It’s so easy to complain about perfume these days. Beautiful materials are banned or restricted; the market pumps out hundreds of cheaply made, mediocre fragrances yearly; many of our favorite old perfumes have been reformulated beyond recognition; perfume advertising is often laughably banal; and more.
But we’re still here, loving perfume. In the spirit of Thanksgiving, I’d like to list some of the reasons I’m grateful for fragrance:
First and most important, exploring scent is profoundly rewarding. Before I fell headlong into perfume, I loved the smell of coffee, old leather purses, and lilac bouquets, for example, but I had little appreciation — or awareness, even — of balance and structure in fragrance. I couldn’t luxuriate in how a scent transitions as it ages on skin. I didn’t see how a hint of ugliness throws a perfume’s beauty into relief. Now I know that appreciating perfume has less to do with having a keen sense of smell and being able to pick out individual notes than it does with understanding a perfume’s whole tableau.
Now for something less grand but still gratitude-worthy: travel sizes, sample sets, rollerballs and 30 ml bottles. Hermès, Frédéric Malle, Sephora, Parfums MDCI, and the rest — thank you. May your brethren soon follow suit.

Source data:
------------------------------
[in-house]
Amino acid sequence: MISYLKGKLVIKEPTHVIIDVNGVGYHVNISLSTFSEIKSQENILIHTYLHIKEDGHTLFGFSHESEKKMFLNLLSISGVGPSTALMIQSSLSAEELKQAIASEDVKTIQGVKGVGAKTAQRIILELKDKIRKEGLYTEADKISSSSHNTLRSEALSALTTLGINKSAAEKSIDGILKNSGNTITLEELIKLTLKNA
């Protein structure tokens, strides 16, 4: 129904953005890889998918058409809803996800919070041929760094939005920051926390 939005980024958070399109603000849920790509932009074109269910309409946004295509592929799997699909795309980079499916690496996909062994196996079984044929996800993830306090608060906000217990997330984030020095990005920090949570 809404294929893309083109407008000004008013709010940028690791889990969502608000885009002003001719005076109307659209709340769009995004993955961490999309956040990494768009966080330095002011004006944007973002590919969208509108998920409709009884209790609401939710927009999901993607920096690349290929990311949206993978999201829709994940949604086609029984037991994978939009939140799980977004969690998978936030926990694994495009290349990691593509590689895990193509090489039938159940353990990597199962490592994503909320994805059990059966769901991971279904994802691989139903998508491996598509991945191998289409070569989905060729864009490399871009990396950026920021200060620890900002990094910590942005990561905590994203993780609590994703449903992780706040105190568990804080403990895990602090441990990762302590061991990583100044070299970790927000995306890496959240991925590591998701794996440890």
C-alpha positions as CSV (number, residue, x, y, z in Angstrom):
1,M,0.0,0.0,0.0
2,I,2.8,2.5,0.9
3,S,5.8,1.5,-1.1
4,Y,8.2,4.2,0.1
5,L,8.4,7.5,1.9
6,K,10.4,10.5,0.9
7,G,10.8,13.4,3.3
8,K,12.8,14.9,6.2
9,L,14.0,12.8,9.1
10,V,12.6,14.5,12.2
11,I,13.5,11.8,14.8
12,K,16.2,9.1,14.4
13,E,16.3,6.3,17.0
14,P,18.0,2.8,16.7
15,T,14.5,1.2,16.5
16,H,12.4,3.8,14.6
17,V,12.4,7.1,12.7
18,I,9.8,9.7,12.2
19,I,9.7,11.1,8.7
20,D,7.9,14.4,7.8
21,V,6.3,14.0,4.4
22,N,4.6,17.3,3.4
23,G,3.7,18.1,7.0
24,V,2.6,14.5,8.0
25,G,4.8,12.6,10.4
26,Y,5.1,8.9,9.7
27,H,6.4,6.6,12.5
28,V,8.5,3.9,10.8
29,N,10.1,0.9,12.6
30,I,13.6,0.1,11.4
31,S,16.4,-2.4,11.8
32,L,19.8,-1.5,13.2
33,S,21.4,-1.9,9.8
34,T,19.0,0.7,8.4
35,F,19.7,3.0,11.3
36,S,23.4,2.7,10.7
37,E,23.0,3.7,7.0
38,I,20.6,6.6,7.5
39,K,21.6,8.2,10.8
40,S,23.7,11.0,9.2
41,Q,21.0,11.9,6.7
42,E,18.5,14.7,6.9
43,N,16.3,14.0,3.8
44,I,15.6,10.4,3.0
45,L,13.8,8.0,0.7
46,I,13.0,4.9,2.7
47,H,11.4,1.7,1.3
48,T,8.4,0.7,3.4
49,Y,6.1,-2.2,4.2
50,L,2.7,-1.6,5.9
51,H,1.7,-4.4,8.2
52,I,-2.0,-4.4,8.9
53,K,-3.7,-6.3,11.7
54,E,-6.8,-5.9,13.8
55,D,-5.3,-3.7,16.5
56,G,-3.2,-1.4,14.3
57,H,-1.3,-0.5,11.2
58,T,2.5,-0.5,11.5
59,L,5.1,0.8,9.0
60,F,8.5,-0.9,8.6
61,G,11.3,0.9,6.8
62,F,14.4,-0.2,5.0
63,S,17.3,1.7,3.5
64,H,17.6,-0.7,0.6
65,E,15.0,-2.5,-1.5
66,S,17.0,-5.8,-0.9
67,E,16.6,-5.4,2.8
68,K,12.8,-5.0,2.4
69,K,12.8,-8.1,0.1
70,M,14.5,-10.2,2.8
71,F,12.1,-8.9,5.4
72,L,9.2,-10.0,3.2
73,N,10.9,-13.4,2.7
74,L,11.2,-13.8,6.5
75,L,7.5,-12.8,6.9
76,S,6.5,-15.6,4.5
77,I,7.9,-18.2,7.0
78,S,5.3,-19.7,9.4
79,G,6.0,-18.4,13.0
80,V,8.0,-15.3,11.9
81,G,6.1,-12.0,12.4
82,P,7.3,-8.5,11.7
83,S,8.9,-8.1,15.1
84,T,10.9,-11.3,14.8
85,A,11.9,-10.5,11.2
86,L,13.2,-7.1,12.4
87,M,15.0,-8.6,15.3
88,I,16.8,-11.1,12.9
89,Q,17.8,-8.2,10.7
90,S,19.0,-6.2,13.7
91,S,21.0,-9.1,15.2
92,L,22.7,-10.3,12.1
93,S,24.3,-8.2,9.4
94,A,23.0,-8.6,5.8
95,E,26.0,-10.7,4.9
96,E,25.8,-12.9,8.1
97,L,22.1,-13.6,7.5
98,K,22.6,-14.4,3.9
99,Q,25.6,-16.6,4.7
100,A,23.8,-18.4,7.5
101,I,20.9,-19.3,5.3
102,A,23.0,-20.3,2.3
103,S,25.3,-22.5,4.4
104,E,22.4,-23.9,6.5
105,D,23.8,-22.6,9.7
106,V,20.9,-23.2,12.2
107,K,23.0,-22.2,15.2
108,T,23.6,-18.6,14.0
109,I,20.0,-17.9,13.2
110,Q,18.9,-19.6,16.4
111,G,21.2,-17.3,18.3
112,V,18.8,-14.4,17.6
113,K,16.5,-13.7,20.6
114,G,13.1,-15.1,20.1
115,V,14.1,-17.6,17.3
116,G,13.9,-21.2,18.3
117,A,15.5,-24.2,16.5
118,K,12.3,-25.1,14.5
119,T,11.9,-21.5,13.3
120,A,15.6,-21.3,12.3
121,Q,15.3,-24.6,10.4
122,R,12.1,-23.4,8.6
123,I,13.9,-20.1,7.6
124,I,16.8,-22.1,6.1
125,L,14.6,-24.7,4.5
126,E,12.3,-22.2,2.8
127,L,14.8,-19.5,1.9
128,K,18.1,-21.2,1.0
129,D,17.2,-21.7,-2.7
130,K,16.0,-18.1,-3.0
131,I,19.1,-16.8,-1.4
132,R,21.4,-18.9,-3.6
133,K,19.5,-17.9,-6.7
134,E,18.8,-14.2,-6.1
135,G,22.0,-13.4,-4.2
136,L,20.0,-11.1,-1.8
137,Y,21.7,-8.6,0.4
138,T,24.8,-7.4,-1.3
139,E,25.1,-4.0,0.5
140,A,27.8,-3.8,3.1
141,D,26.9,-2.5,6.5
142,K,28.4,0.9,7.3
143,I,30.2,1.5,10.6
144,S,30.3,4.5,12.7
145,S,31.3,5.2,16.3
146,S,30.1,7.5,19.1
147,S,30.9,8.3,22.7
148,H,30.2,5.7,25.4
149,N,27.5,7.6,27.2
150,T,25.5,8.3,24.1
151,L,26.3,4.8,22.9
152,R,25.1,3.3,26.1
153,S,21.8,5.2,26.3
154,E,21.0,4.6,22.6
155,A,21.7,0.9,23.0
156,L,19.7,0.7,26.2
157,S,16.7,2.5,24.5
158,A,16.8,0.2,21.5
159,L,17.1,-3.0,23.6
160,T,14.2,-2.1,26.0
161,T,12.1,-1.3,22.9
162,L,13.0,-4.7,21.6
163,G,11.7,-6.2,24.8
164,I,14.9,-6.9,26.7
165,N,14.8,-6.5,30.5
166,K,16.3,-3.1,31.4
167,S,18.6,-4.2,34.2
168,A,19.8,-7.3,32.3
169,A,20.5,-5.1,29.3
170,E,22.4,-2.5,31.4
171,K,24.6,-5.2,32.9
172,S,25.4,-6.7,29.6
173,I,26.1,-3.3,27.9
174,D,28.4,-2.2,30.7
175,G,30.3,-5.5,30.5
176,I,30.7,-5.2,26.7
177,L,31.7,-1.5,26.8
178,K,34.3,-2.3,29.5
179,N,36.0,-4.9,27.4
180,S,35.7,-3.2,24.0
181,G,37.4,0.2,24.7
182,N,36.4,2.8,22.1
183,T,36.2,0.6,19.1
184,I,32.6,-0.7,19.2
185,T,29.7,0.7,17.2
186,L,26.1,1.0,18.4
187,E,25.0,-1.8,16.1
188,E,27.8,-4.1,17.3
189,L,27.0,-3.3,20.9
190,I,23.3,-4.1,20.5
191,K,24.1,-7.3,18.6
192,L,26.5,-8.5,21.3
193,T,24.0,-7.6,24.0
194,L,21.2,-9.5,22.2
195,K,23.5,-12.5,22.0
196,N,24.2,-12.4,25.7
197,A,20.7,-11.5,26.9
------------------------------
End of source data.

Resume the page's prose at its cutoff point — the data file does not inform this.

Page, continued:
Just to name a few new fragrances that feel as eternal as the vintage fragrances whose disappearance I lament, I’m thankful for Amouage Jubilation 25, Parfum d'Empire Azemour les Orangers, and Cartier Baiser Volé parfum.
I’m also grateful for the smaller perfume companies springing up. Sure, it’s overwhelming to click on Now Smell This and see announcements for yet another couple of perfume companies — I mean, who can keep up? — but it proves that perfume is live and well. When everything shakes out, maybe we’ll find the next Vero Profumo or Aftelier.
Here’s a big one: I’m thankful for the internet. Not only can I read perfume reviews, I can order decants and track down discontinued fragrances. Without the internet, I probably never would have discovered Ormonde Jayne Woman, let alone been able to buy it. Without the scent split site I joined, I’d miss out trying the rare, expensive perfumes I couldn’t possibly purchase by the bottle.
Last — and I’m sure you saw this one coming — I’m deeply grateful for the perfume community I’ve found through this blog and others. I’ve met the most fascinating people, from medieval historians to horse breeders to cable installers. I’ve drunk wine in a Parisian apartment while gazing at a bottle of Fath Iris Gris and sniffed Coty Chypre over a plate of pancakes at a diner. It’s all been pretty danged amazing.
Perfume-wise, for what are you grateful?